Folds: I don’t think songs have to be written for kids in order to be understood and consumed by kids. So, just a straight-up kids album, I’m not sure about that one. I don’t know how I feel about that. Because you see kids like 4, 5 years old listening to The Beatles. And it can be on the level that’s like, God, “Yellow Submarine.” I don’t know if you have to write it for kids.

To me, They Might Be Giants’ music is very brilliant. But their kid record, meh. I got that ’cause I had kids at the time and then I thought, “God, I don’t want them listening to this crap.” I played them Elliott Smith instead; they liked that. I think They Might Be Giants — Linnell especially — is just absolutely brilliant, so I don’t mean any disrespect. I just think that maybe that’s not the best purpose is to write to kids directly.



Well, there you have it. Folds plays the Civic Center with the OKC Philharmonic tomorrow night at 8 p.m., but you can also catch him tonight as he'll be giving a Mastersclass for ACM@UCO at Exhibit Hall D, Cox Convention Center, 1 Myriad Gardens at 7 p.m. It's free and open to the public.

by Matt Carney 11.02.2011 2 years ago
at 02:55 AM | Permalink | Comments (0)
 
 
 

Rio Sex Comedy

Unfortunately, it fails to deliver on that third word.


Comedy

Rod Lott
In its opening moments, "Rio Sex Comedy" is instantly endearing, with Fisher Stevens’ character practically passing out over the sight of nude natives, followed by They Might Be Giants' "Istanbul (Not Constantinople)" driving the opening credits.
 
Thursday, November 3, 2011

They ‘Probably Get That a Lot’

They Might Be Giants invaded Cain’s last night; setlist and photos ensue.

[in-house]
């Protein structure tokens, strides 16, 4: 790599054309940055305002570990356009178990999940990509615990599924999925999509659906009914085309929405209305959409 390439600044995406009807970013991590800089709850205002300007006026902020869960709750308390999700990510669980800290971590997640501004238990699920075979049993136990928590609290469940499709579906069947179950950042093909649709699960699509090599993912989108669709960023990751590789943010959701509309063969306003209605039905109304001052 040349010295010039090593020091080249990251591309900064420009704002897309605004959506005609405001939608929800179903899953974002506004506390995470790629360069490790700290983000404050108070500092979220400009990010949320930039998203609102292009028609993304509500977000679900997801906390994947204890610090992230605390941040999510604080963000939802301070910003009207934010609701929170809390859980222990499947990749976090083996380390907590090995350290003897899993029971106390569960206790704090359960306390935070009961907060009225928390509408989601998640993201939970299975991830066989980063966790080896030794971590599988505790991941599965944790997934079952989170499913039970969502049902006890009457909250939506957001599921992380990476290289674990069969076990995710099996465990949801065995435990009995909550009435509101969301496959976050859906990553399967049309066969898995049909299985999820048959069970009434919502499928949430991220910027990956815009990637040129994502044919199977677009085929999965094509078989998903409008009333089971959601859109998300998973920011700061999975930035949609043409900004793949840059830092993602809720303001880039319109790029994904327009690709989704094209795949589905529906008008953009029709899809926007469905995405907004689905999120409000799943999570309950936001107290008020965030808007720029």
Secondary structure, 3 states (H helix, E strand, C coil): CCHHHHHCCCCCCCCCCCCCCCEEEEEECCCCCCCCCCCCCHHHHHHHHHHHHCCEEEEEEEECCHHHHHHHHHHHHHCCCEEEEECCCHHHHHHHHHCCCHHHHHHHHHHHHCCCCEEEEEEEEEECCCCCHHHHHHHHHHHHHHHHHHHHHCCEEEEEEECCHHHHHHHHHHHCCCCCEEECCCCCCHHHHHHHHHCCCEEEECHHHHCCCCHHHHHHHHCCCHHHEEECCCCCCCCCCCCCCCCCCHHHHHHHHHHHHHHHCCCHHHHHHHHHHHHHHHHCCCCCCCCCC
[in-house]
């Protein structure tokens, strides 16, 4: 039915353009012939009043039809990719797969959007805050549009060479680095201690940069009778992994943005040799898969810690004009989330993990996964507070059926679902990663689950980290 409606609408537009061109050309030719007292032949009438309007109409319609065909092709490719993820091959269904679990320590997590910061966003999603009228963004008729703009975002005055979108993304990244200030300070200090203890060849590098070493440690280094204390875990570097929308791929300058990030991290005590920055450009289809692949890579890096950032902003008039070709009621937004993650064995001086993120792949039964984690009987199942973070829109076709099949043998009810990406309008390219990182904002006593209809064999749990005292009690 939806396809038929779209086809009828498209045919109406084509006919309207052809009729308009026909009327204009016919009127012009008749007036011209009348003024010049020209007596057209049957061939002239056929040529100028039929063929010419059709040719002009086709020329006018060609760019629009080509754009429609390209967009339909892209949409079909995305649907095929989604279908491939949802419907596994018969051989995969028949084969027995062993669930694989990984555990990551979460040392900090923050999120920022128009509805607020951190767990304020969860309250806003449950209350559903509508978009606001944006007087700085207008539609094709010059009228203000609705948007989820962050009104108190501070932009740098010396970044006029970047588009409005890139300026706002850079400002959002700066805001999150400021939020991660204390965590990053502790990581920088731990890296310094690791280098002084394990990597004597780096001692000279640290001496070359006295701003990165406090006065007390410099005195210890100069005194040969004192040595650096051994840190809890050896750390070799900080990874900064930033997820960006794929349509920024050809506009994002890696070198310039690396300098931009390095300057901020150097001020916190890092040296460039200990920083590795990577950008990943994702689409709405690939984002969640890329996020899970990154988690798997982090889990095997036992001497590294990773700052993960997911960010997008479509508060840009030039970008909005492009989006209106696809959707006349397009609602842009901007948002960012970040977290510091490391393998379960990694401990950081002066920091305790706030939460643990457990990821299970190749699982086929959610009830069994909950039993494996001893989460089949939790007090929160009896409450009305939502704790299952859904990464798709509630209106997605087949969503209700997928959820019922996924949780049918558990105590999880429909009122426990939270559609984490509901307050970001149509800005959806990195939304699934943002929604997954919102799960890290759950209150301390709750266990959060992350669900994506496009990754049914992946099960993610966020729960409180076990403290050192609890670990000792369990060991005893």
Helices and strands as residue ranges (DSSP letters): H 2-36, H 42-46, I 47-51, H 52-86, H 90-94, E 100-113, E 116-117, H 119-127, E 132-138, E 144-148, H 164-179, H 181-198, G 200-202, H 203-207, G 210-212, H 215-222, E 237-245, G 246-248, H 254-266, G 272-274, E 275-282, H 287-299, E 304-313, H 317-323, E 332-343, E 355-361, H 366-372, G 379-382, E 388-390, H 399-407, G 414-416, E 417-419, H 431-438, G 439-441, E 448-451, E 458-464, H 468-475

A high school teacher of mine first played They Might Be Giants for me in class, and while I can’t recall which song he picked, I do remember purchasing “A User’s Guide to They Might Be Giants” sometime soon after that. While I didn’t quickly fall in love, I returned to that compilation album in college, mostly because I was fond of John Linnell’s sweet and endearing, if bizarre songwriting.

As such, the band’s punchy rock sound was initially pretty overwhelming for me, since I so often listened to its songs for the humor in the lyrics. It was sort of like catching a left hook with my face, unexpectedly.

Last night, Linnell and John Flansburgh — aided by drummer Marty Beller, bassist Danny Weinkauf and guitarist Dan Miller — gave Cain’s Ballroom a show it’s never seen before and will never see again, replete with plenty of their signature deadpan comedy, crowd-goofing, a Black Sabbath-soundtracked puppet show and, of course, a slew of its very best songs that touched on practically every era of TMBG’s 30-year career.

“Istanbul” got a gnarly, Flanbsburgh-led (very much the showman of the band) guitar solo early on that reminded people, “Oh, yeah, they rock.” I wouldn’t have imagined that ballroom full of nerds jumping up and down so hard that I couldn’t take a steady photograph, but it most definitely happened.

“Birdhouse in Your Soul” was aged and bloated compared to its tight, poppy original arrangement, but I suppose that’s what happens to songs when you play them day in and day out for 20 years. “Marty Beller Mask” was one of the songs off the band’s rarities disc “Album Raises New and Troubling Questions,” and while I would’ve loved to hear its excellent performance of Chumbawamba’s “Tubthumping,” “Marty Beller” is arguably much funnier.

Opener Jonathan Coulton deserves a gold medal in the art of deadpan. The guy’s songs are all informed by boring corporate culture, and he manages to imbue them with a goofy, lovable quality that’s purely endearing. He was the perfect opener.

I would like to see TMBG again, if only to hear “The Statue Got Me High,” which was sadly missing from last night’s festivities. Let’s just hope the group makes the trip all the way to Oklahoma City on its next go-round.

Setlist:
• “Can’t Keep Johnny Down”
• “Celebration”
• “Istanbul (Not Constantinople)”
• “The Mesopotamians”
• unknown song
• “Clap Your Hands”
• “Ana Ng”
• “People vs. Apes”
• “Birdhouse in Your Soul”
• conga line
• “Withered Hope”
• “Old Pine Box”
• “Marty Beller Mask”
• unknown song
• “We Live in a Dump”
• puppet show
• “Cloisonné”
• “Alphabet of Nations”
• “Fingertips”
• “Cowtown”
• “Particle Man”
• “When Will You Die”
• encore break
• “How Can I Sing Like a Girl?”
• “Doctor Worm”
• encore break
• “The Guitar (The Lion Sleeps Tonight)”
• “Dead”
by Matt Carney 02.02.2012 2 years ago
at 01:30 PM | Permalink | Comments (0)